THE COUNCIL AND INSPECTORATE The Council The Training Standards Council is responsible for the independent inspection of government-funded work-based training. Its scope includes provision currently funded through training and enterprise councils (TECs), through franchise agreements with further education colleges, as part of the New Deal initiative, with the assistance of the European Social Fund (ESF) and the Single Regeneration Budget (SRB) and in prisons. The Training Standards Council draws its funds directly from the Department for Education and Employment and the Employment Service. The Council’s chief inspector reports annually on the findings of the inspectorate. The Council uses the chief inspector’s report to inform the Secretary of State for Education and Employment on standards in government-funded work-based training. The Training Standards Council has 18 members, including the chief inspector, who is also the chief executive, and members of the senior management team who are executive directors. Executive and non-executive members alike are selected from applicants for publicly advertised posts. In its recruitment procedures, the Council uses the guidelines on good practice in making public appointments. Members are drawn from industry, training organisations, education and TECs. Terms of reference • To advise the Secretary of State for Education and Employment on the quality of training in England offered by training providers supported by public funding. • To oversee the development and implementation of a quality assurance framework for training providers, embracing self-assessment and external inspection.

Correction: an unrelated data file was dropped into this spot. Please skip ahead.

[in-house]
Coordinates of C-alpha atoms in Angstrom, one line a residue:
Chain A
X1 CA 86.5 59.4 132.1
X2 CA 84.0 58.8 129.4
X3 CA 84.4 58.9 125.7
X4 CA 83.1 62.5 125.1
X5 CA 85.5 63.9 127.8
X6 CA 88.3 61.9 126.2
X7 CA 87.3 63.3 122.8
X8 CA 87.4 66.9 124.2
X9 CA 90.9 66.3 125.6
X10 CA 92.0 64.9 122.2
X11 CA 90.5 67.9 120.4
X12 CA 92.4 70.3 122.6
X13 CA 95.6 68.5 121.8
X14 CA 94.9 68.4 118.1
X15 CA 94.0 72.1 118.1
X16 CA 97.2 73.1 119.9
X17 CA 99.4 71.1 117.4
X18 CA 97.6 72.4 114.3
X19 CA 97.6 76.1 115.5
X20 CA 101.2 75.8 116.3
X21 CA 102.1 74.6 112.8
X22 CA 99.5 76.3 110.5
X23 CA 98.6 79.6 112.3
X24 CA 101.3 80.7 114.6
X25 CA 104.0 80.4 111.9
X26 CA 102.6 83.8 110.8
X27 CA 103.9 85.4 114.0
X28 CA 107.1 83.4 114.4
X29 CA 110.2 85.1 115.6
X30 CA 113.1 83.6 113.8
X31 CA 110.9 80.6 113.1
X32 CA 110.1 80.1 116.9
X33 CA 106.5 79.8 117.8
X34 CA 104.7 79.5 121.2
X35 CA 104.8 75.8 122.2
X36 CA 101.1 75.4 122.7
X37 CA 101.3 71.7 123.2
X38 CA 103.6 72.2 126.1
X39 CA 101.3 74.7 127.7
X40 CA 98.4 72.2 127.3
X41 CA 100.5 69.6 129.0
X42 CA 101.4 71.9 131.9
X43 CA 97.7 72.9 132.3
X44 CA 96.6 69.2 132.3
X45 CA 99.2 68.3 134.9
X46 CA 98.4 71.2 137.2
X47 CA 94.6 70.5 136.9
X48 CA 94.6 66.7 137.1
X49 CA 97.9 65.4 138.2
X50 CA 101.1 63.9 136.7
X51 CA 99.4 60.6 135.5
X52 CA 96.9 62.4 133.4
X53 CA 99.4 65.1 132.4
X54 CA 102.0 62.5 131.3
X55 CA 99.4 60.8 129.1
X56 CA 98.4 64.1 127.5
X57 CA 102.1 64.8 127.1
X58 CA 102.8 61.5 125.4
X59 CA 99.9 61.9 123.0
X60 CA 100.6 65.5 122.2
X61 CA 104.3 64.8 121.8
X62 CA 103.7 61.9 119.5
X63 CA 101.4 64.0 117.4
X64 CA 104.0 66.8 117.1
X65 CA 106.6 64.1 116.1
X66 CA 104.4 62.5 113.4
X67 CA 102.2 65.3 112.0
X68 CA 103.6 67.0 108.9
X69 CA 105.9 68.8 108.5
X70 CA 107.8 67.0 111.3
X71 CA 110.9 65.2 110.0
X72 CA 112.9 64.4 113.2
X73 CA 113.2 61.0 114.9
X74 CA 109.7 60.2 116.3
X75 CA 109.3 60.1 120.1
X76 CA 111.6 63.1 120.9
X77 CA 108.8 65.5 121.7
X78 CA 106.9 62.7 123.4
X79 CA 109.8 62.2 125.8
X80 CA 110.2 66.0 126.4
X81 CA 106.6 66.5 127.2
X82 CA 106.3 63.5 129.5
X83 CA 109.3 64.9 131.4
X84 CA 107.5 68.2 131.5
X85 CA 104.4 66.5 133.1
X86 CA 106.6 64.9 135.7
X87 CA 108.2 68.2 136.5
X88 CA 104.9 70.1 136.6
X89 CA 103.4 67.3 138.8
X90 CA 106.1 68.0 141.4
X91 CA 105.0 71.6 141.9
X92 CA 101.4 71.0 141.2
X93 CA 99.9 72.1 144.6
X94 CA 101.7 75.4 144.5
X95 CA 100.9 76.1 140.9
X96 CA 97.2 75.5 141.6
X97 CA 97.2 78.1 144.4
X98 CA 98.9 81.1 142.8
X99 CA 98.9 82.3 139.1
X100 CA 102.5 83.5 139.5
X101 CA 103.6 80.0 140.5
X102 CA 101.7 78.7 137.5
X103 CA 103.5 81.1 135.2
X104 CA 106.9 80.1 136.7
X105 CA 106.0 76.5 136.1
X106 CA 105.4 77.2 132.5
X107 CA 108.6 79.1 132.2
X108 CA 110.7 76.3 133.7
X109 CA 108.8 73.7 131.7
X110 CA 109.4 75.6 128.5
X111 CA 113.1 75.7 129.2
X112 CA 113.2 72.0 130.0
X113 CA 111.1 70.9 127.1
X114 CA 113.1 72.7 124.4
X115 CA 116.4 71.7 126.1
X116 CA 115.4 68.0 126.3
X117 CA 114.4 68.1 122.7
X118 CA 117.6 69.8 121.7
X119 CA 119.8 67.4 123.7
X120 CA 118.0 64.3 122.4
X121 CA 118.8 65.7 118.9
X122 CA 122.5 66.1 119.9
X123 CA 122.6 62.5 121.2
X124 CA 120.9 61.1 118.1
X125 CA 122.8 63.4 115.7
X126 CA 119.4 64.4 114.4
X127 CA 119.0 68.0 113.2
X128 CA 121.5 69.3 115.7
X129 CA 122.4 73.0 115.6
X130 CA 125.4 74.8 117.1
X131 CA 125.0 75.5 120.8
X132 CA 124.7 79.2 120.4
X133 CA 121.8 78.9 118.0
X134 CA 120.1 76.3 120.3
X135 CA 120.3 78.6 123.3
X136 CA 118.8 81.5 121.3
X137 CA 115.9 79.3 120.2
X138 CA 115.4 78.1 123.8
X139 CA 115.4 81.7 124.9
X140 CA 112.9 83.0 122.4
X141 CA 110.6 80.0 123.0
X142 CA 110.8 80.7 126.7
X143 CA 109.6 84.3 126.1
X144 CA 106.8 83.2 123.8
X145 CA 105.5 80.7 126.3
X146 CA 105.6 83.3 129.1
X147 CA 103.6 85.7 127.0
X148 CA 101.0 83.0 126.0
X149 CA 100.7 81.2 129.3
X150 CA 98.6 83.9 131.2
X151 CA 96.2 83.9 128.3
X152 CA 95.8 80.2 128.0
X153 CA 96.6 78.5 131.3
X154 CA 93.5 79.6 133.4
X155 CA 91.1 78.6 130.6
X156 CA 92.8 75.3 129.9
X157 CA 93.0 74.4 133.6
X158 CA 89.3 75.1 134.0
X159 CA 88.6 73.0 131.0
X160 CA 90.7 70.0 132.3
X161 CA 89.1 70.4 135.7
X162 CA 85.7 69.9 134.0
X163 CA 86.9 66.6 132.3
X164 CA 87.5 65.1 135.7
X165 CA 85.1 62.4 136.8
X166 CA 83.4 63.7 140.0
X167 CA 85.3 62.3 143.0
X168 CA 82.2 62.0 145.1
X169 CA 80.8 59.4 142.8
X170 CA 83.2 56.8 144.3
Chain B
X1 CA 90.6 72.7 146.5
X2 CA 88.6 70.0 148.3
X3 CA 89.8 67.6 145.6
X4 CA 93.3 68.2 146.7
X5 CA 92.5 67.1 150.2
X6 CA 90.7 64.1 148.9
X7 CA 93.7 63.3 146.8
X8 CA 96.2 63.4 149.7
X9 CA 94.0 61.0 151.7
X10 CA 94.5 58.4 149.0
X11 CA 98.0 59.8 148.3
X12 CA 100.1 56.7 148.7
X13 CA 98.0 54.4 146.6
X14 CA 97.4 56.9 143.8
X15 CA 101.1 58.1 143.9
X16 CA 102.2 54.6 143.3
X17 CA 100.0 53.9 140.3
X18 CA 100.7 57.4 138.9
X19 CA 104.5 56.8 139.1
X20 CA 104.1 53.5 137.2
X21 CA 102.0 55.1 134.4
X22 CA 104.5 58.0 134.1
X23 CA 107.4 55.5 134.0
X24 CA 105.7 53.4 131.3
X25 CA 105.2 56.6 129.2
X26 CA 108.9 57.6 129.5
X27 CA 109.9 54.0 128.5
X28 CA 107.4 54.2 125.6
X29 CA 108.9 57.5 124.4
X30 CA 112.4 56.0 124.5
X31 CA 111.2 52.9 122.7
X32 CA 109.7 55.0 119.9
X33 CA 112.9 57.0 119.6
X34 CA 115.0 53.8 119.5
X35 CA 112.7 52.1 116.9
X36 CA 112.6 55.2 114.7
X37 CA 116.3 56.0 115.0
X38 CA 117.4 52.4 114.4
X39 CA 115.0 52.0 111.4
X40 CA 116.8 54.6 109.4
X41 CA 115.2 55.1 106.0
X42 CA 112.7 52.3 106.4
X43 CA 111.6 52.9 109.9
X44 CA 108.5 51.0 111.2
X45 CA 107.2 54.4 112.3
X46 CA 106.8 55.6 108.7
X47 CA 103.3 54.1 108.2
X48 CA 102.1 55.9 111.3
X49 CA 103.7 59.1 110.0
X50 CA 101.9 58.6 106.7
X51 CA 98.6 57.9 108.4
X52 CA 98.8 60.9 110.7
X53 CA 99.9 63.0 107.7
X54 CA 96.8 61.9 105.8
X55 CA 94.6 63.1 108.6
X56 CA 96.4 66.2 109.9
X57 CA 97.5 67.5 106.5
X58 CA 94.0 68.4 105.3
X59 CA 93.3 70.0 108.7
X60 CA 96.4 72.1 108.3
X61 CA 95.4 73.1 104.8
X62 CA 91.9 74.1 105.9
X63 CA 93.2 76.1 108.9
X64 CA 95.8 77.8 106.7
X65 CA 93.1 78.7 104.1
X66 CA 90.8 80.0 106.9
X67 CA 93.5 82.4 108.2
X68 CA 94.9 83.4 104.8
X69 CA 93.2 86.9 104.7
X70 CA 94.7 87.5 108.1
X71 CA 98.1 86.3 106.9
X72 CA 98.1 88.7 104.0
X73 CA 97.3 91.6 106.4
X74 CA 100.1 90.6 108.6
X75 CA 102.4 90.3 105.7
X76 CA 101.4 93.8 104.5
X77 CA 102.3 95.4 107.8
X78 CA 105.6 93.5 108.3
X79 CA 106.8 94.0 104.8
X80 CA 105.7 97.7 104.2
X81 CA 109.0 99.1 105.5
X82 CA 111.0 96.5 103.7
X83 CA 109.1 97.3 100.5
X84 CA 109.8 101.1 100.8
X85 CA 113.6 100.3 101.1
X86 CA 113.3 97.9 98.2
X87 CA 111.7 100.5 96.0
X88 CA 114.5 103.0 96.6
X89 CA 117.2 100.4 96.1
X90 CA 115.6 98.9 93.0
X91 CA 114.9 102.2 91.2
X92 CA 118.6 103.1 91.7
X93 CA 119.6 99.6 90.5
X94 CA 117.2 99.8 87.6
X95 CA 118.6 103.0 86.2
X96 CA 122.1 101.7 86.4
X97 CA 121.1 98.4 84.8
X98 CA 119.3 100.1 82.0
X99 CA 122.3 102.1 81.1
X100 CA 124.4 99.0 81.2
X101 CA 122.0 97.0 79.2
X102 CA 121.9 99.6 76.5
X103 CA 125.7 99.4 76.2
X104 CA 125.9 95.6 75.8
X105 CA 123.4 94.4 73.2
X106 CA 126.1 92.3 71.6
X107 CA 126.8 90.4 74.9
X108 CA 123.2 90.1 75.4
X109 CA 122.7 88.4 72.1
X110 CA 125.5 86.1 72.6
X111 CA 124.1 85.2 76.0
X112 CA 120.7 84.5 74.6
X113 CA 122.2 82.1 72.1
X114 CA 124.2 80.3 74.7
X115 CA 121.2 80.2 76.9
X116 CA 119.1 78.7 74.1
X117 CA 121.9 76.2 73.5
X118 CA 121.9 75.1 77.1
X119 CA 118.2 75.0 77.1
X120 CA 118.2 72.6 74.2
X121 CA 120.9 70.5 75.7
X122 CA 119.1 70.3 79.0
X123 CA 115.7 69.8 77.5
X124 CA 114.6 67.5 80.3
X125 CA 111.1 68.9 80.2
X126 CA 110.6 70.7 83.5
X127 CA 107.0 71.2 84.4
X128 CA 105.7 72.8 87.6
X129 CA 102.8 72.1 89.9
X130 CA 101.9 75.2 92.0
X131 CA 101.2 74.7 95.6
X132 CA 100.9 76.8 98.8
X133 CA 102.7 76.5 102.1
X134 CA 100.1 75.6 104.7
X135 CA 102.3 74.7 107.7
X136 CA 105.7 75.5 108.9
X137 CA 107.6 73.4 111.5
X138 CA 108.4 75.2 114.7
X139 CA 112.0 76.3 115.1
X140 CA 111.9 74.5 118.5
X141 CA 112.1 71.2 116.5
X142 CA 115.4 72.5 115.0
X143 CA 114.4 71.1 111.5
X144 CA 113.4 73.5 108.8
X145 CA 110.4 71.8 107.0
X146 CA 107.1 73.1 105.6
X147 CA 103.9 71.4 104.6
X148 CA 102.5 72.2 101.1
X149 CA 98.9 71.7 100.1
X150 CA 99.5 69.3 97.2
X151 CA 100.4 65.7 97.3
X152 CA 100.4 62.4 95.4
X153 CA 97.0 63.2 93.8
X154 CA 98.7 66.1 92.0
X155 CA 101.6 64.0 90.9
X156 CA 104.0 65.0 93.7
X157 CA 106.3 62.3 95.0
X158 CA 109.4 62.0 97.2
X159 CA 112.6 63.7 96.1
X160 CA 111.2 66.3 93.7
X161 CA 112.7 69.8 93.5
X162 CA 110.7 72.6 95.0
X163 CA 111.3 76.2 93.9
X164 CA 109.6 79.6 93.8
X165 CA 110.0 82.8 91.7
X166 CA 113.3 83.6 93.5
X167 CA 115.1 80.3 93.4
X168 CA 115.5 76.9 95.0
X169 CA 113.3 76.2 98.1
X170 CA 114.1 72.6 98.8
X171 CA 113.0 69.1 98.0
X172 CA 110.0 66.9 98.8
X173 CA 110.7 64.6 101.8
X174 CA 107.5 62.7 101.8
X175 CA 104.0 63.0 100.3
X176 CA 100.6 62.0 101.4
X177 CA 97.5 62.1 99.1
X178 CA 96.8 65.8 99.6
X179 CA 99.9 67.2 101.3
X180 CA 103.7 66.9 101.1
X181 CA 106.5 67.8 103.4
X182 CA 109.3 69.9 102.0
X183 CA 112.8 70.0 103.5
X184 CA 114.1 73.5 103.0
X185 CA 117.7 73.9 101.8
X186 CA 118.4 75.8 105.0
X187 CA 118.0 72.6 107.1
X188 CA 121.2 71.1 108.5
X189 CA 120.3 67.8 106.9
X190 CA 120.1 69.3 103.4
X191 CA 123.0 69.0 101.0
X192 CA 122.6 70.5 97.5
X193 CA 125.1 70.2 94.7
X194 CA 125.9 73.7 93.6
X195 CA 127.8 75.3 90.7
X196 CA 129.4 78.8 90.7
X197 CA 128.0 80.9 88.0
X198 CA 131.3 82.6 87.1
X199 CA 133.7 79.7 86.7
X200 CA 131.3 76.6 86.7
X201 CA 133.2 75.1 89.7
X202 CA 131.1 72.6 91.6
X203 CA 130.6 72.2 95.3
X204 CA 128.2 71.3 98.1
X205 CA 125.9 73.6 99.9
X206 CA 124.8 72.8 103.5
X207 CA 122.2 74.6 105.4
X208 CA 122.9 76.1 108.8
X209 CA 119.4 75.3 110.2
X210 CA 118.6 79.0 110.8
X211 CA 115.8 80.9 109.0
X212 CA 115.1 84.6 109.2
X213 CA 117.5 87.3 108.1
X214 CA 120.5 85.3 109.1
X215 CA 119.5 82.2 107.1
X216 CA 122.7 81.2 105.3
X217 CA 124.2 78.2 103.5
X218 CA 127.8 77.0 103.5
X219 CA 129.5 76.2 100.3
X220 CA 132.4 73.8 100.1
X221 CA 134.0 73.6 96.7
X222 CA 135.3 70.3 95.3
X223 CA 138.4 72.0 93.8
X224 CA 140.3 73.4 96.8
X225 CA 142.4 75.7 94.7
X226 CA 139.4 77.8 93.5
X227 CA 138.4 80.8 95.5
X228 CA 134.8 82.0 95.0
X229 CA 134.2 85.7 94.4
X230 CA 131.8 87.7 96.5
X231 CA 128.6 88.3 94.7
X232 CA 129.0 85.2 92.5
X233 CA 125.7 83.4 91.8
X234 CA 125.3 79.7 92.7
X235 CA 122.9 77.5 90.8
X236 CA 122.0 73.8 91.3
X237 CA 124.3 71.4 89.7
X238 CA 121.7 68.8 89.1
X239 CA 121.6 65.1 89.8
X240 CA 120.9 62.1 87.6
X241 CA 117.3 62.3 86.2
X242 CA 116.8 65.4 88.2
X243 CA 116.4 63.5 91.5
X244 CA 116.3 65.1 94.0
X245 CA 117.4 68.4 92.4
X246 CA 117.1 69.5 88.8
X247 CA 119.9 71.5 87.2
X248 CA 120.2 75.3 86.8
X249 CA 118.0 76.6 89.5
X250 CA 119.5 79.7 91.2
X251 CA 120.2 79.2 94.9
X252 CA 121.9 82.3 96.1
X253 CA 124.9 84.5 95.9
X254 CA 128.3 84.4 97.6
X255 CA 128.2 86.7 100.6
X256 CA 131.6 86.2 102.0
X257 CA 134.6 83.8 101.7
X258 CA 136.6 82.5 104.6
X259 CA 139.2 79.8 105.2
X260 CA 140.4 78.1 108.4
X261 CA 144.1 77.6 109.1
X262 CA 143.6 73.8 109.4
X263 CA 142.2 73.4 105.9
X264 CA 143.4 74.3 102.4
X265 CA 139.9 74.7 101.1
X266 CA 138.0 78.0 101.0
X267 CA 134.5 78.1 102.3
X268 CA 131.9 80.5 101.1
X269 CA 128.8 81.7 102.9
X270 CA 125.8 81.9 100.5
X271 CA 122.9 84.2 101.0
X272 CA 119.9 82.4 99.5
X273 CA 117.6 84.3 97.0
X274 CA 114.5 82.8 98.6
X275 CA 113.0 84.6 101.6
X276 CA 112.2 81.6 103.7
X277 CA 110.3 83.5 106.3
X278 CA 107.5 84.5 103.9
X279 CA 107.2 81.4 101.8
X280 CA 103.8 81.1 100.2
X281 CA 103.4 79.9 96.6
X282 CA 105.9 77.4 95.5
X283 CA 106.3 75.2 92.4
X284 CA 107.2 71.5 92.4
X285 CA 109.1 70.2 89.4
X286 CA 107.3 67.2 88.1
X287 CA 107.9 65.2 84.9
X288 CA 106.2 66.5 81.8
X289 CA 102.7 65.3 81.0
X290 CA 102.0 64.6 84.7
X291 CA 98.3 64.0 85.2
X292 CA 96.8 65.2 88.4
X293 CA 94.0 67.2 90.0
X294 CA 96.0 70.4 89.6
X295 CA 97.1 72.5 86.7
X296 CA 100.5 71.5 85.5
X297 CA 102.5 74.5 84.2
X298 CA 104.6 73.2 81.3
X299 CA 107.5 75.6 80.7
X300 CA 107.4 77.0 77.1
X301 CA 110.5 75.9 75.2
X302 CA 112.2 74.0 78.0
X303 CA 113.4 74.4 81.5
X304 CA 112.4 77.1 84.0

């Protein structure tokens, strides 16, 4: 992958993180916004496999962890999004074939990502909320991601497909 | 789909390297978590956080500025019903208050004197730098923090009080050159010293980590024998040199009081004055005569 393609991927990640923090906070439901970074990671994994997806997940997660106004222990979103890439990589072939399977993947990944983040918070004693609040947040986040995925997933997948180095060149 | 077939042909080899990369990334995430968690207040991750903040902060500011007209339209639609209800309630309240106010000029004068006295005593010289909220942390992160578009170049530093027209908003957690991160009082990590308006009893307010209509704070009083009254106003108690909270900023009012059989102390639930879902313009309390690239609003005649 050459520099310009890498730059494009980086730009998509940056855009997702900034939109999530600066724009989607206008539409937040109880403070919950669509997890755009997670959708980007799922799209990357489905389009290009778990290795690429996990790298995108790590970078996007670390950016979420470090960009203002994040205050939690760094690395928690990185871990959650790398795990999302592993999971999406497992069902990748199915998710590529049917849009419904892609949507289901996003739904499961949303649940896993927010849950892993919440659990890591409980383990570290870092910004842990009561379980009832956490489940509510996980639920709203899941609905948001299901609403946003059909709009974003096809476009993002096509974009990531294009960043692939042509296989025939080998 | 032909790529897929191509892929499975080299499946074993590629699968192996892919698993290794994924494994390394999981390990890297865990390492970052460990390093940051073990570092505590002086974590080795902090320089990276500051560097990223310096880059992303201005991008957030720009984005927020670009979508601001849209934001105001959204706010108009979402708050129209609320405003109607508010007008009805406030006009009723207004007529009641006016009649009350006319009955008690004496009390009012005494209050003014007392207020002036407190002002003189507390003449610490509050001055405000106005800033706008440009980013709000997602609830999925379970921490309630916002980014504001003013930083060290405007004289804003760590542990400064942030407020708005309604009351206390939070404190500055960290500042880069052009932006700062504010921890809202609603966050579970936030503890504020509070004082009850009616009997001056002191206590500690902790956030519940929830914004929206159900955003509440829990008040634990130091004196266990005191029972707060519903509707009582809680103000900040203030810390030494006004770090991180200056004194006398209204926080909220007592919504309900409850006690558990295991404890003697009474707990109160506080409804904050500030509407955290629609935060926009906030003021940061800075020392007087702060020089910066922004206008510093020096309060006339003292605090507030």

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• To recommend to the Secretary of State for Education and Employment and keep under review methods for assessing quality and standards of training provision and related methods of assessing competence. • To receive assessment reports, from the national inspectorate, on governmentfunded training provision in England and elsewhere, and to advise on necessary action. • To report annually to the Secretary of State for Education and Employment, including an evaluation of the overall quality of training in England. • To advise on other matters as requested from time to time by the Secretary of State for Education and Employment. The inspectorate The Council’s operational arm is the training inspectorate, which is led by the chief inspector. Three directors of inspection are responsible for corporate and operational matters. There are 40 full-time inspectors and six senior inspectors. They work from their homes throughout England. Their responsibilities include: leadership of inspections, which are conducted with the participation of part-time associate inspectors; leadership in matters related to the occupational areas in which they are qualified and experienced; representing the inspectorate locally and maintaining close links with TECs, government offices and Employment Service regional offices; representing the Council on professional bodies and other national organisations.

MODERN APPRENTICESHIPS

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T R A I N IN G S TAN DARDS COUN CIL

The Training Standards Council • Nash Court • John Smith Drive • Oxford Business Park • Oxford • OX4 2PH Tel: 01865 788700 • Fax: 01865 778700 • E-mail: [email protected]